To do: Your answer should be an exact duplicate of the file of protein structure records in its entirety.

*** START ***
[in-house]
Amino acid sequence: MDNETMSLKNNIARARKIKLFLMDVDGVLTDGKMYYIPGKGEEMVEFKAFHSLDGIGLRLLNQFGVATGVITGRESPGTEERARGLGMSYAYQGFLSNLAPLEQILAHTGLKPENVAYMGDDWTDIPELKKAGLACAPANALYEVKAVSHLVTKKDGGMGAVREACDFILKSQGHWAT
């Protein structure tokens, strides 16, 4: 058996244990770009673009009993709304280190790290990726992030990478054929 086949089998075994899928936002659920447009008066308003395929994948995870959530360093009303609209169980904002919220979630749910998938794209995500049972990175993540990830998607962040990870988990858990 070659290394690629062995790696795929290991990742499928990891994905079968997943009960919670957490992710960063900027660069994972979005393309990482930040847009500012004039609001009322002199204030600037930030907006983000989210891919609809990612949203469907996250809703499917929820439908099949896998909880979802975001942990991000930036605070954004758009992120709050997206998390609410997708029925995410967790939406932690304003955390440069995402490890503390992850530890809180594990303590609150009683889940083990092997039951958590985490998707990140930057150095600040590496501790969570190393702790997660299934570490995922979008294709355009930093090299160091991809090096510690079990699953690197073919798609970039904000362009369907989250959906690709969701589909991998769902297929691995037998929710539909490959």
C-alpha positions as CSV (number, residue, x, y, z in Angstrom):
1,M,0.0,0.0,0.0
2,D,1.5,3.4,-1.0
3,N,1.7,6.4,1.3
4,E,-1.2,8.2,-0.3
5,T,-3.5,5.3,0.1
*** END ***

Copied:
[in-house]
Amino acid sequence: MDNETMSLKNNIARARKIKLFLMDVDGVLTDGKMYYIPGKGEEMVEFKAFHSLDGIGLRLLNQFGVATGVITGRESPGTEERARGLGMSYAYQGFLSNLAPLEQILAHTGLKPENVAYMGDDWTDIPELKKAGLACAPANALYEVKAVSHLVTKKDGGMGAVREACDFILKSQGHWAT
């Protein structure tokens, strides 16, 4: 058996244990770009673009009993709304280190790290990726992030990478054929 086949089998075994899928936002659920447009008066308003395929994948995870959530360093009303609209169980904002919220979630749910998938794209995500049972990175993540990830998607962040990870988990858990 070659290394690629062995790696795929290991990742499928990891994905079968997943009960919670957490992710960063900027660069994972979005393309990482930040847009500012004039609001009322002199204030600037930030907006983000989210891919609809990612949203469907996250809703499917929820439908099949896998909880979802975001942990991000930036605070954004758009992120709050997206998390609410997708029925995410967790939406932690304003955390440069995402490890503390992850530890809180594990303590609150009683889940083990092997039951958590985490998707990140930057150095600040590496501790969570190393702790997660299934570490995922979008294709355009930093090299160091991809090096510690079990699953690197073919798609970039904000362009369907989250959906690709969701589909991998769902297929691995037998929710539909490959």
C-alpha positions as CSV (number, residue, x, y, z in Angstrom):
1,M,0.0,0.0,0.0
2,D,1.5,3.4,-1.0
3,N,1.7,6.4,1.3
4,E,-1.2,8.2,-0.3
5,T,-3.5,5.3,0.1